The Traditional Due Diligence
Everyone in the business of acquisition and merger understands Due Diligence: it is, in brief, the validation of the facts on which the purchase price of an acquisition is determined. Those who do it are professional, skilled and careful; their livelihoods depend on it.
Though no one would attempt to acquire a company without a due diligence, it has been well known (and for many years) that fully two thirds of all acquisitions/mergers are disappointing - or worse.
In these disappointments, there is a temptation to blame the due diligence - either the process used or the professionalism of the people doing it. But almost never is that the problem. The areas that are looked at in a due diligence are set by custom and tradition and these "due diligence" factors account for no more than 20% of the long term performance of a company . Furthermore, looking deeper or looking elsewhere in the company is discouraged.
Almost always, the problem of disappointing acquisition/merger ROIs lies outside the factors that even the most careful Due Diligence can address. It lies within the Operating Dynamic© of the acquired company.
The Operating Dynamic©
The Operating Dynamic of a company is that complex of human and organizational factors that drives corporate behaviors and generates performance . It does, in fact, account for 80% of long term corporate results. It is also that part of the company that was almost certainly traumatized and made less functional by the very processes of sale, due diligence and purchase.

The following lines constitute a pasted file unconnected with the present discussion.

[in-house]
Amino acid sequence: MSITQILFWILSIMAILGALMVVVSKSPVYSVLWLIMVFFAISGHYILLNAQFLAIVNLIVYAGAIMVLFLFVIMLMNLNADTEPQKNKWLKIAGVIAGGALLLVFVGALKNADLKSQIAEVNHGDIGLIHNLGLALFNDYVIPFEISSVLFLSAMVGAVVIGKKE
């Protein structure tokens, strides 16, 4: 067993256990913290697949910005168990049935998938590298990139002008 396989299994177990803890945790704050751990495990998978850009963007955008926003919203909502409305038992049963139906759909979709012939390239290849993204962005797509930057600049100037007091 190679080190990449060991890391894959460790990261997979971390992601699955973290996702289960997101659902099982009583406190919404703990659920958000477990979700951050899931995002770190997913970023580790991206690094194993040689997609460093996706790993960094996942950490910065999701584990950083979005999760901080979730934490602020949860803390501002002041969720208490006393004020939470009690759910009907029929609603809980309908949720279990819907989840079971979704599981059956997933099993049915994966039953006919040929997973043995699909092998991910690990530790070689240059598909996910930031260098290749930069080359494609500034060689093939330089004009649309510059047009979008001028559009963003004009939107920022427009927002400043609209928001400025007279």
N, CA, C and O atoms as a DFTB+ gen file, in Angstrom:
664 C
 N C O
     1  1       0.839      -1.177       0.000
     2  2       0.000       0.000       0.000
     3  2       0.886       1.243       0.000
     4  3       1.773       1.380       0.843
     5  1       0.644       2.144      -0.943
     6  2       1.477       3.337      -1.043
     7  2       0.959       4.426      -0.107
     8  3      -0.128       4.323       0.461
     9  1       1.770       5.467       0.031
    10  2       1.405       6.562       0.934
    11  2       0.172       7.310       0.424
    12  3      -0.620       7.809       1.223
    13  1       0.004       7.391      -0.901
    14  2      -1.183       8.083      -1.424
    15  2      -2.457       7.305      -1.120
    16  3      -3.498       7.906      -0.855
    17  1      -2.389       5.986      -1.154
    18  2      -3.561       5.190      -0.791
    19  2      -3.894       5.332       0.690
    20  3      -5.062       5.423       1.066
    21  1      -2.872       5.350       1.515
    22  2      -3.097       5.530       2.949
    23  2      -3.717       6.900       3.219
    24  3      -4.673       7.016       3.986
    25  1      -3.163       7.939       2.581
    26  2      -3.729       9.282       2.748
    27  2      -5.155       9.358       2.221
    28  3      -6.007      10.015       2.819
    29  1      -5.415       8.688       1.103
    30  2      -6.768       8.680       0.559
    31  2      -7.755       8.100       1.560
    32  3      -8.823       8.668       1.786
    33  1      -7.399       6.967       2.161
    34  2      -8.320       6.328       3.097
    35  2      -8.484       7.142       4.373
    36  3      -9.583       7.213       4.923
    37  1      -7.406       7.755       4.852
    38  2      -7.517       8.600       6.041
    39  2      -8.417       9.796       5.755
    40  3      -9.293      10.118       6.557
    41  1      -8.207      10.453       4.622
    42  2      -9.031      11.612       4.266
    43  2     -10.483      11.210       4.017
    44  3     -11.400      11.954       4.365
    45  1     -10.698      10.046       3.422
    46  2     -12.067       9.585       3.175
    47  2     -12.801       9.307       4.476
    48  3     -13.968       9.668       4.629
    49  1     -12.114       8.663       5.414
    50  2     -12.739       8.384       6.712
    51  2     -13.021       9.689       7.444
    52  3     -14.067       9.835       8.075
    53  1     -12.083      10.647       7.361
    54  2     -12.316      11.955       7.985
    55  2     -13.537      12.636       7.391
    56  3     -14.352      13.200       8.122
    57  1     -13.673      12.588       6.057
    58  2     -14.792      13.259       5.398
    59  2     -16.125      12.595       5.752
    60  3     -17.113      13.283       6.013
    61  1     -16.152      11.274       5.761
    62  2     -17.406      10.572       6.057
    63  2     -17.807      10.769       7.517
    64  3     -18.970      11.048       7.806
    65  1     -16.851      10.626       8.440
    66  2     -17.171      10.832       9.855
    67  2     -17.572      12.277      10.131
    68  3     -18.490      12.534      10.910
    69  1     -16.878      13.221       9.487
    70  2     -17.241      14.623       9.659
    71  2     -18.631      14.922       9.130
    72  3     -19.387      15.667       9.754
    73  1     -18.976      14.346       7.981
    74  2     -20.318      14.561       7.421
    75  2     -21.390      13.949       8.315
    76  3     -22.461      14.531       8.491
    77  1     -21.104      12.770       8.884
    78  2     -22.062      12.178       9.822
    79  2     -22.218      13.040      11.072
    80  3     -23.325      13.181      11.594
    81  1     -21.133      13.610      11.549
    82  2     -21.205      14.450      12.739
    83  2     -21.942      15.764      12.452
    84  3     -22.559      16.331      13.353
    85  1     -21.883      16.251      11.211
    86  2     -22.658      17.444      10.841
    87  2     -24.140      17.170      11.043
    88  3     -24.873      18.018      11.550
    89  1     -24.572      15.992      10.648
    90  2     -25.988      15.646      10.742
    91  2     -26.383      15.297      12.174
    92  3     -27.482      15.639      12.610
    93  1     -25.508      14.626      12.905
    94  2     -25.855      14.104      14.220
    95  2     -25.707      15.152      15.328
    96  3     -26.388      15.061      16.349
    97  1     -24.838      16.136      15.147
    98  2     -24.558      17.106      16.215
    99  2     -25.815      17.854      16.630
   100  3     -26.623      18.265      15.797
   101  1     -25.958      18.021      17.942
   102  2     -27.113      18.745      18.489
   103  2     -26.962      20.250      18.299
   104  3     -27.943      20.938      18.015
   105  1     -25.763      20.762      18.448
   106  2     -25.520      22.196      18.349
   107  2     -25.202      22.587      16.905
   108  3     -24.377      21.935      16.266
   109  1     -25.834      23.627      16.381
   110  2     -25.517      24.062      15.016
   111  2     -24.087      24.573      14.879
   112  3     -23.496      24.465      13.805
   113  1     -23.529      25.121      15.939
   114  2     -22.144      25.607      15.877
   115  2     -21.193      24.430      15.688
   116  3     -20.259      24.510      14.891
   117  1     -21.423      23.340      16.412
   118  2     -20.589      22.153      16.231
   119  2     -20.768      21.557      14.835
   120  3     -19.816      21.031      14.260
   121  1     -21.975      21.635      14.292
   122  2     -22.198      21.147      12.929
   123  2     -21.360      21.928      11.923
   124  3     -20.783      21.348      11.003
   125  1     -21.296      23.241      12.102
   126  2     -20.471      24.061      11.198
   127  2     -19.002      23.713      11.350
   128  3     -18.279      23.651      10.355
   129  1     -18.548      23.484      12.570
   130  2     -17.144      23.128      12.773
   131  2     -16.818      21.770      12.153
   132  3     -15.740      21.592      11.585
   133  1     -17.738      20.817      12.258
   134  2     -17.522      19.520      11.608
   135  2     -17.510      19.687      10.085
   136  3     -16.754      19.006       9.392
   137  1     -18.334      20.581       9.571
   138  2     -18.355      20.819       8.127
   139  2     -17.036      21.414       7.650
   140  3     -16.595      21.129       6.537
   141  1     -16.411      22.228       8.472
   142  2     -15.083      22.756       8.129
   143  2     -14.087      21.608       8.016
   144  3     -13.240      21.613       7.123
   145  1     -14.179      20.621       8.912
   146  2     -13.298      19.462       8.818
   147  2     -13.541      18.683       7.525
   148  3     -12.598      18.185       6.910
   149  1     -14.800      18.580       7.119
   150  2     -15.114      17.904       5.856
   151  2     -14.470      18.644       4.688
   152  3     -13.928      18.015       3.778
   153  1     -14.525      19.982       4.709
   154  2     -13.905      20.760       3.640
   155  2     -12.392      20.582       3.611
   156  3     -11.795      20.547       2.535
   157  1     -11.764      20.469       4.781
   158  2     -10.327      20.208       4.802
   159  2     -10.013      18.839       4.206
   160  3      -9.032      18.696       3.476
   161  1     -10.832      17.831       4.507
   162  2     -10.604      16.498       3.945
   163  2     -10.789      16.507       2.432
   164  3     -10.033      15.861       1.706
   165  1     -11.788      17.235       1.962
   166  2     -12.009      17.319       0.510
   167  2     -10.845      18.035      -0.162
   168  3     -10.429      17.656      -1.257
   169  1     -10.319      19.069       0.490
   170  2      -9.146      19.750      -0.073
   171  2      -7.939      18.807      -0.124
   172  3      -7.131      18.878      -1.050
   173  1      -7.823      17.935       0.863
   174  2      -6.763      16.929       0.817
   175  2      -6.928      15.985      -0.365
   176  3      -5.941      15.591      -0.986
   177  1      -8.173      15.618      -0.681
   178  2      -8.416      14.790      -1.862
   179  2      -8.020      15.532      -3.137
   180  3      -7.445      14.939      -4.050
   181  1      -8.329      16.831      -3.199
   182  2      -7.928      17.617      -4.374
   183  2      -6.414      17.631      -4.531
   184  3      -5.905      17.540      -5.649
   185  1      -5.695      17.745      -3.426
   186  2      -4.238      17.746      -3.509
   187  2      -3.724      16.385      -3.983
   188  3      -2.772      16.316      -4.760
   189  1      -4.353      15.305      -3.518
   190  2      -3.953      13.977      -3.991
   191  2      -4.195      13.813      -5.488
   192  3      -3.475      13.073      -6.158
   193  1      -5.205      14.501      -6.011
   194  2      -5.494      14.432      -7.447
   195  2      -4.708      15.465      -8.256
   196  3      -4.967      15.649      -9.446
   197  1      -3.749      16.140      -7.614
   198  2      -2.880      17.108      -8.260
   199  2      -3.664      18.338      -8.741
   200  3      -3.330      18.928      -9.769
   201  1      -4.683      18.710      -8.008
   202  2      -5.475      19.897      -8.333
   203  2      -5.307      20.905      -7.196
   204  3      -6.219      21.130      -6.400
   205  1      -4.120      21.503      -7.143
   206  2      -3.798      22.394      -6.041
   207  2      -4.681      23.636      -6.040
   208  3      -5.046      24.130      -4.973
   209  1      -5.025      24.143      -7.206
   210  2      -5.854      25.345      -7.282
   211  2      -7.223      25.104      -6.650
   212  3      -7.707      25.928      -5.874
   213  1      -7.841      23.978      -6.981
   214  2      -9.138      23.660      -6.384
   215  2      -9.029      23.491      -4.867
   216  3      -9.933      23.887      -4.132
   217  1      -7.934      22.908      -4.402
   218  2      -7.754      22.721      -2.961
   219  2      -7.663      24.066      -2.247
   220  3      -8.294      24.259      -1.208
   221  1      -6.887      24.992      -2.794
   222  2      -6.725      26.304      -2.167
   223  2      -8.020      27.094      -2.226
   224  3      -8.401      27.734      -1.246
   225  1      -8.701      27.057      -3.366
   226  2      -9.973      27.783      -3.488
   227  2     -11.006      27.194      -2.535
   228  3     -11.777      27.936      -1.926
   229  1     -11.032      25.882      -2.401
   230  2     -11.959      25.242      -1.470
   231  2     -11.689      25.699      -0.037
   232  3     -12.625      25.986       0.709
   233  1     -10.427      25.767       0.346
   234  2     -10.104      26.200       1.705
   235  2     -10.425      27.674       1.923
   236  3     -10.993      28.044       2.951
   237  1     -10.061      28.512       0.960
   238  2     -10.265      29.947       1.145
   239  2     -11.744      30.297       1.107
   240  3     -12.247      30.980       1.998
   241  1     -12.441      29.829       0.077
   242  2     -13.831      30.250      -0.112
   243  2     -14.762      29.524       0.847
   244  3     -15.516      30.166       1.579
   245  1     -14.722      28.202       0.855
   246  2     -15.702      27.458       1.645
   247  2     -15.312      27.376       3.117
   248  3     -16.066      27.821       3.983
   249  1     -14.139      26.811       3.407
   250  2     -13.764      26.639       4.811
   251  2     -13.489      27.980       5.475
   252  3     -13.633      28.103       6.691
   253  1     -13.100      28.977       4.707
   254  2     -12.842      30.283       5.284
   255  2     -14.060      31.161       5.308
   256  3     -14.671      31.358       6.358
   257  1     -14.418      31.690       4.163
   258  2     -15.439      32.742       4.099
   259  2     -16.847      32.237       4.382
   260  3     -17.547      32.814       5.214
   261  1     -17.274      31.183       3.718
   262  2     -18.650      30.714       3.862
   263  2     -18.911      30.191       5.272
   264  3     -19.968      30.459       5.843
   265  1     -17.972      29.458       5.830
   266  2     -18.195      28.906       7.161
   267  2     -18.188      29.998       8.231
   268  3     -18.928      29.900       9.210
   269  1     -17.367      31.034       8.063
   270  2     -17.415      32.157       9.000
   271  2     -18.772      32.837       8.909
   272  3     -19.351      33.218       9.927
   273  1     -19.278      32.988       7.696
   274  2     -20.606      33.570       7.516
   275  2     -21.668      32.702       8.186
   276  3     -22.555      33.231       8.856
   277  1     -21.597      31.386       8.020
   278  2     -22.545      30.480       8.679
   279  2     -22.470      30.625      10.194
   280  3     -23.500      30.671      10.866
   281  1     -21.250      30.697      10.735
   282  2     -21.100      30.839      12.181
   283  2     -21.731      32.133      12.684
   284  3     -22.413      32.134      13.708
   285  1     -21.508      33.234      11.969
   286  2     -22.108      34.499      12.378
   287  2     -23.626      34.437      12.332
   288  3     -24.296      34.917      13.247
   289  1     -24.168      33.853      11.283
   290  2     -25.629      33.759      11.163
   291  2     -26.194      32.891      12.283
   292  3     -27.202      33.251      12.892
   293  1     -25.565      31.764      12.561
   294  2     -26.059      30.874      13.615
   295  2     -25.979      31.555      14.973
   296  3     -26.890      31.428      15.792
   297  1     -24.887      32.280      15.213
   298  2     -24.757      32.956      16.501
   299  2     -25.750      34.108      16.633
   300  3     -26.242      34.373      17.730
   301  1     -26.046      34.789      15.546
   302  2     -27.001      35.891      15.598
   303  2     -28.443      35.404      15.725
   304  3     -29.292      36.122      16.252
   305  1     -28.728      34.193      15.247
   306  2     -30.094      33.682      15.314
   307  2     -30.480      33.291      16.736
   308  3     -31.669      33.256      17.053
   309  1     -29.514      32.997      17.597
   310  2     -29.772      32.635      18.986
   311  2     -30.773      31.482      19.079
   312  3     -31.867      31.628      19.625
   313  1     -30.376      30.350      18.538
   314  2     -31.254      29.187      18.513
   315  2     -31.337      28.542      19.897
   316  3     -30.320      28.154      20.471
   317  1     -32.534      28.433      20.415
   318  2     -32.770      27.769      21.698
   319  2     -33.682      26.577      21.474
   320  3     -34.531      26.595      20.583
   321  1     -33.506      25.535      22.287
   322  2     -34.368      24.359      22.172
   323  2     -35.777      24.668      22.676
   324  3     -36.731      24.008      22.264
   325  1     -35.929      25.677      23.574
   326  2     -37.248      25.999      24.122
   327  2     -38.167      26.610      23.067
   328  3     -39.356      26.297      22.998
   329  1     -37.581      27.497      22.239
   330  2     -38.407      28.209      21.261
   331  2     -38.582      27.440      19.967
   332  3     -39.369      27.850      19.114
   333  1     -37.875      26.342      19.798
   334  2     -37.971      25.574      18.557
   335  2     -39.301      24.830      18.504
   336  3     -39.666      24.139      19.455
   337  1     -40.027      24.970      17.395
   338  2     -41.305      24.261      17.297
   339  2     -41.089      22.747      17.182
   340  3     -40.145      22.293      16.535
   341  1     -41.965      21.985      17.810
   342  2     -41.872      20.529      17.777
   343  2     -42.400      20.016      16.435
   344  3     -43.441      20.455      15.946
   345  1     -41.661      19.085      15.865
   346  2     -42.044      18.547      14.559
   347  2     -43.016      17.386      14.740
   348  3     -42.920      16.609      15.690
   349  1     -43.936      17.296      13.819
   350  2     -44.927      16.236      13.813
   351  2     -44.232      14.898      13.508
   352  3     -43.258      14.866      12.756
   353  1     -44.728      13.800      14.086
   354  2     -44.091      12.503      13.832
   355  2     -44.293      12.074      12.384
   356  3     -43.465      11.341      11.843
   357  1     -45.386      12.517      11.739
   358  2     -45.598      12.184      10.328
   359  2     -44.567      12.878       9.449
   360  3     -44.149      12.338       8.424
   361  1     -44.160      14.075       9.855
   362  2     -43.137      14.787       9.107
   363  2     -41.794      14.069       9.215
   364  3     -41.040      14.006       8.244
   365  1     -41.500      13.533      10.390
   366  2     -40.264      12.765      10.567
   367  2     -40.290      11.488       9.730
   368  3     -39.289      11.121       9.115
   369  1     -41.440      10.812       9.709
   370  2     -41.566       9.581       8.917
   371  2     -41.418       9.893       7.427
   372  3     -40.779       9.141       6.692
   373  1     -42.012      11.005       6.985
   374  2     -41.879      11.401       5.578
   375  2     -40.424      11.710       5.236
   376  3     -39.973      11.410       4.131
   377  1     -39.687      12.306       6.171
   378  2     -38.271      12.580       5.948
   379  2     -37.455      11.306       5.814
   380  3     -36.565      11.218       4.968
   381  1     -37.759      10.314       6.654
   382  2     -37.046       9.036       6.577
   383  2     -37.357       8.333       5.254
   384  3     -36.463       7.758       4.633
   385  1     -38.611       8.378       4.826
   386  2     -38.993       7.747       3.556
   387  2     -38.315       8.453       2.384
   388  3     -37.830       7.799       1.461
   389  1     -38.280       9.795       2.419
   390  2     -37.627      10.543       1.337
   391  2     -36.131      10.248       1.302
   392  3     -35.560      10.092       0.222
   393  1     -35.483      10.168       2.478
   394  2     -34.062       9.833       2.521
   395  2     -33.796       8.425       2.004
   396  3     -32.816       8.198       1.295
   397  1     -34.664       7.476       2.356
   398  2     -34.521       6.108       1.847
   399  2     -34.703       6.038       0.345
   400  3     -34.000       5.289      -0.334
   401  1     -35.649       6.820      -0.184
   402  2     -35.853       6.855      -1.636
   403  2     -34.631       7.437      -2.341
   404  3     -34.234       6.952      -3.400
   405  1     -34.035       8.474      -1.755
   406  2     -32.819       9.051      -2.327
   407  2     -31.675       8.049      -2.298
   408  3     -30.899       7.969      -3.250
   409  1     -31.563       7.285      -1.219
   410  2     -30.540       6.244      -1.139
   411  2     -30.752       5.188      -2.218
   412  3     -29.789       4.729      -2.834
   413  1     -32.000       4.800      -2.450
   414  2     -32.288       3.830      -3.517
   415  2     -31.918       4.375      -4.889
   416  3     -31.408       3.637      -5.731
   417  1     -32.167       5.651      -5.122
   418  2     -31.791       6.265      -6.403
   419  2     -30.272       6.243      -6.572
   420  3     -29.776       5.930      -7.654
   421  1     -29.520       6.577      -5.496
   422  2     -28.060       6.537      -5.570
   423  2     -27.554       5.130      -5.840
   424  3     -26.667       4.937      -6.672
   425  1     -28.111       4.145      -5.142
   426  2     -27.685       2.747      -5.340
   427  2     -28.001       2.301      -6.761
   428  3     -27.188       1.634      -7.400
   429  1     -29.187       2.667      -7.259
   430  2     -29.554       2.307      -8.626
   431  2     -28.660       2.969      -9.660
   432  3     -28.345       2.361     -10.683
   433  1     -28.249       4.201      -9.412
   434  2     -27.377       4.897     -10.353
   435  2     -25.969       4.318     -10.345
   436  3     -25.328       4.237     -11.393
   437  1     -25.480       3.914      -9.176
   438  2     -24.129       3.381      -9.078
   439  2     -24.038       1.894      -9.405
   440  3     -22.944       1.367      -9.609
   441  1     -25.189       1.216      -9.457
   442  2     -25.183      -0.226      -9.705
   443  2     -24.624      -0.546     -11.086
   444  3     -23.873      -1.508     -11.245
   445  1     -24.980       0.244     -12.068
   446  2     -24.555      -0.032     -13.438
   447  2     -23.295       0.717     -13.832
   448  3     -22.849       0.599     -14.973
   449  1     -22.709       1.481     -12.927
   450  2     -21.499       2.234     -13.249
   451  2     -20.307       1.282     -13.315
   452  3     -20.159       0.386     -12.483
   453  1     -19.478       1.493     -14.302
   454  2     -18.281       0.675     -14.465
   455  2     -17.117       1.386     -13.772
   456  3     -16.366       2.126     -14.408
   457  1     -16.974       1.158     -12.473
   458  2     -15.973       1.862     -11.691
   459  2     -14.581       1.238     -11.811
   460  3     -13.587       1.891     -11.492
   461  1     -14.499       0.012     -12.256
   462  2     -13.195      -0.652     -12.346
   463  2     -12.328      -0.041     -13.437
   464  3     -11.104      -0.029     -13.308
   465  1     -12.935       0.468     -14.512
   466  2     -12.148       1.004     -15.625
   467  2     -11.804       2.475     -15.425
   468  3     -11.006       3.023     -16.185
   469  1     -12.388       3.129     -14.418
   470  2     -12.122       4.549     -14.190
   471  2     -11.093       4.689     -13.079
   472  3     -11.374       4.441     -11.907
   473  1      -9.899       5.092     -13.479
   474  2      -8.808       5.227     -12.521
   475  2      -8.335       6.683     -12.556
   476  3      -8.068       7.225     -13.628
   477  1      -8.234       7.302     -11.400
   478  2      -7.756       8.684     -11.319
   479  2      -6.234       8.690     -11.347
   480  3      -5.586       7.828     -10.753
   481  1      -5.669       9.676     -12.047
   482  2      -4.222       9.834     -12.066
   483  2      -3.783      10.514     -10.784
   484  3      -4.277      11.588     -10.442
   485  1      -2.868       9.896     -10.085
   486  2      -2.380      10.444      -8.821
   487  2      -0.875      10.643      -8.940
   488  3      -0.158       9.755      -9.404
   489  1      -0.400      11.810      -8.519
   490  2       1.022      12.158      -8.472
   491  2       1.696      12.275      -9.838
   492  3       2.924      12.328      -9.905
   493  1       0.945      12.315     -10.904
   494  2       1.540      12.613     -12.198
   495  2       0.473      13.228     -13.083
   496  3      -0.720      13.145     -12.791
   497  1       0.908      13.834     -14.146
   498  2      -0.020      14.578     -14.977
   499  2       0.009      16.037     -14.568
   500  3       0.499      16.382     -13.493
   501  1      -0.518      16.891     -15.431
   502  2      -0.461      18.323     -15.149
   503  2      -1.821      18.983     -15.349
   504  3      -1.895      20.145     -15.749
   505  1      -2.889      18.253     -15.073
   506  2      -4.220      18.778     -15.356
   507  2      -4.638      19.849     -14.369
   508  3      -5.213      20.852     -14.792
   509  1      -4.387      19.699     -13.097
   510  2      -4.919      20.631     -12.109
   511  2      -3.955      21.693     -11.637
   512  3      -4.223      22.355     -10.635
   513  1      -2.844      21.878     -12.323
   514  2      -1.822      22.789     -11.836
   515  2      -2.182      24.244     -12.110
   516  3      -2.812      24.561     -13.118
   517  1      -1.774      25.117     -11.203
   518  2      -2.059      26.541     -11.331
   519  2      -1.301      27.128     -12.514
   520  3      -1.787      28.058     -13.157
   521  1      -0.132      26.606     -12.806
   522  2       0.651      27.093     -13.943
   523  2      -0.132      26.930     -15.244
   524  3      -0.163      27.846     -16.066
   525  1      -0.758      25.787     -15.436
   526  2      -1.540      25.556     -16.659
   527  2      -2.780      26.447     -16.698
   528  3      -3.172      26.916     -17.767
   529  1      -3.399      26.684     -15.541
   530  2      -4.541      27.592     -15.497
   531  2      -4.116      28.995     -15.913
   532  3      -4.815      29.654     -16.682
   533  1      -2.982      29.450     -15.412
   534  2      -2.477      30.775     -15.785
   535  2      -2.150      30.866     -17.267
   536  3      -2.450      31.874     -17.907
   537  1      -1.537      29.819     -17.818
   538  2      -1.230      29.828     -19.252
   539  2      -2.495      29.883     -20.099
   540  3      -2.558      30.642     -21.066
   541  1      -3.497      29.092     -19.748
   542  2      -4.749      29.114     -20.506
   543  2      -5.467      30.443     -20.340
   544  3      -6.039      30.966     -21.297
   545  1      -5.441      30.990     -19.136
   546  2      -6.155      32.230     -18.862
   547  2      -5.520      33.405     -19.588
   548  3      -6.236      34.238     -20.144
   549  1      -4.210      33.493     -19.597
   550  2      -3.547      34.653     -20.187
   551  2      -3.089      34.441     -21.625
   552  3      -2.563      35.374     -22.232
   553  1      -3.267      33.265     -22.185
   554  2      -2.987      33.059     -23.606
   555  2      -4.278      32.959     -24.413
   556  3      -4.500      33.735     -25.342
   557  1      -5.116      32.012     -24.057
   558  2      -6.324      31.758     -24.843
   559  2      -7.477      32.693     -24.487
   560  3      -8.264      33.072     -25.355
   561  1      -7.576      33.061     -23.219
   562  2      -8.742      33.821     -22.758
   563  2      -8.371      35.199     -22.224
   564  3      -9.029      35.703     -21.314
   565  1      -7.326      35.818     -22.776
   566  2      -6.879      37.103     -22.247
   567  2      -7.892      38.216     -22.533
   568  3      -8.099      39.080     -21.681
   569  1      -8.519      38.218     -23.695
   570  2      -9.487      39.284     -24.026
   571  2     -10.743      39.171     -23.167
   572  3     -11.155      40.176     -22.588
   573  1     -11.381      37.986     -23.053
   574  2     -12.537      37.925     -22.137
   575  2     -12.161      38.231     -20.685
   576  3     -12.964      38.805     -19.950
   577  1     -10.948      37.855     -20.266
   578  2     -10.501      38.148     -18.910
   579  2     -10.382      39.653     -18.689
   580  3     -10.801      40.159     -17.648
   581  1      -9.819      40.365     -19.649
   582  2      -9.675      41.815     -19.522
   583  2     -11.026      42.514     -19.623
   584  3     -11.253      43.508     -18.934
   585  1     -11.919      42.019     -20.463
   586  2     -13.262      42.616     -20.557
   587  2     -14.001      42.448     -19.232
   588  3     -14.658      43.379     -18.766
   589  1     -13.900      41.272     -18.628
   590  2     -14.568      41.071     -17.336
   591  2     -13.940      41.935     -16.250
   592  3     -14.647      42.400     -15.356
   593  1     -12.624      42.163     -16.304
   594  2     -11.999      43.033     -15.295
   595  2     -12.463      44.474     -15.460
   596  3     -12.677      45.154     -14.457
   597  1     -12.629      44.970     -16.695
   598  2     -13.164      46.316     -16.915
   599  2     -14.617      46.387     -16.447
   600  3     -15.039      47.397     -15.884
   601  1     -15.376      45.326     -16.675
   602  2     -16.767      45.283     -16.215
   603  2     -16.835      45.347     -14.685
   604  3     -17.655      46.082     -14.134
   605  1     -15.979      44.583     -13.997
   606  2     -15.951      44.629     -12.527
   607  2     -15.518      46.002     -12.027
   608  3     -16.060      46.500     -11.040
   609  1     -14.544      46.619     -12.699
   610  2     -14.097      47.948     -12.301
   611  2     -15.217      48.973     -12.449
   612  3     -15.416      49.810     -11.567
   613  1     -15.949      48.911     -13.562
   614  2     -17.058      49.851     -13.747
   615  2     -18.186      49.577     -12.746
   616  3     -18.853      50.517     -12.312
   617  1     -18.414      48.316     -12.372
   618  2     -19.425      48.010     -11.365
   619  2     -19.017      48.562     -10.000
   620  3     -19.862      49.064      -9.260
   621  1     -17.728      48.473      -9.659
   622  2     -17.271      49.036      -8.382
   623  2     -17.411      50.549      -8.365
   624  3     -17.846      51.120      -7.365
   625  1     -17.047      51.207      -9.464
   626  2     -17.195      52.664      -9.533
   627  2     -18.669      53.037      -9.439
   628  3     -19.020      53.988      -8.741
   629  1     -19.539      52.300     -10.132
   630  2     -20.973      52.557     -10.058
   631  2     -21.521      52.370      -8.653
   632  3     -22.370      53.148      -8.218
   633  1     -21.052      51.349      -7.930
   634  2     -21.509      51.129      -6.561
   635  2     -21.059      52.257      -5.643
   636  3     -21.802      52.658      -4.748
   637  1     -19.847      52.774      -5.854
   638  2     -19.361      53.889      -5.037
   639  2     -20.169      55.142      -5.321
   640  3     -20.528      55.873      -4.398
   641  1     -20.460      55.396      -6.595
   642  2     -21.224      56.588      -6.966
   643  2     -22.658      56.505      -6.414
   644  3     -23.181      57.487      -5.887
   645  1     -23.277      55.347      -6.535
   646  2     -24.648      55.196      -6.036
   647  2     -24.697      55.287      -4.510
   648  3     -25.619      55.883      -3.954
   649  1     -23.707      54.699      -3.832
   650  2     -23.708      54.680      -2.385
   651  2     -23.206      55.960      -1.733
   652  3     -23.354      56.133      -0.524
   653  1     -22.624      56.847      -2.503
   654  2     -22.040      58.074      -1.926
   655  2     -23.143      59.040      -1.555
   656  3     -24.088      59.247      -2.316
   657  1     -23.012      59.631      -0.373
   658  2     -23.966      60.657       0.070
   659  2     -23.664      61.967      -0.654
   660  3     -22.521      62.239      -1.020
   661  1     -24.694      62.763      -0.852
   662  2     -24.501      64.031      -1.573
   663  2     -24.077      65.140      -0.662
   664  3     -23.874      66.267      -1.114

Until recently, the Operating Dynamic was considered to be impenetrable, obscure, and non-quantifiable. It was also thought that there was nothing much anyone could do to change it; an investor could only appoint managers and hope and wait.
However that is no longer true. There is now a dependable, predictable, understandable, easy-to-use technology for identifying the Operating Dynamic, quantifying it, and predicting the impact its various components will have on the trajectory of the company.
The same technology can be used for changing it, where that is needed. It has been battle tested and proven on the bottom lines of companies for the last twenty years.
The process might justifiably be called a Due Diligence - Phase II. But, because tradition and custom seldom permit its use before an acquisition, and because it can be used at the discretion of the investor after the purchase, we call it The Post-Acquisition Due Diligence © - PADD. (For reasons that will become clear later, it can also be called The Corporate Renewal Process © .)
Objectives of the Post-Acquisition Due Diligence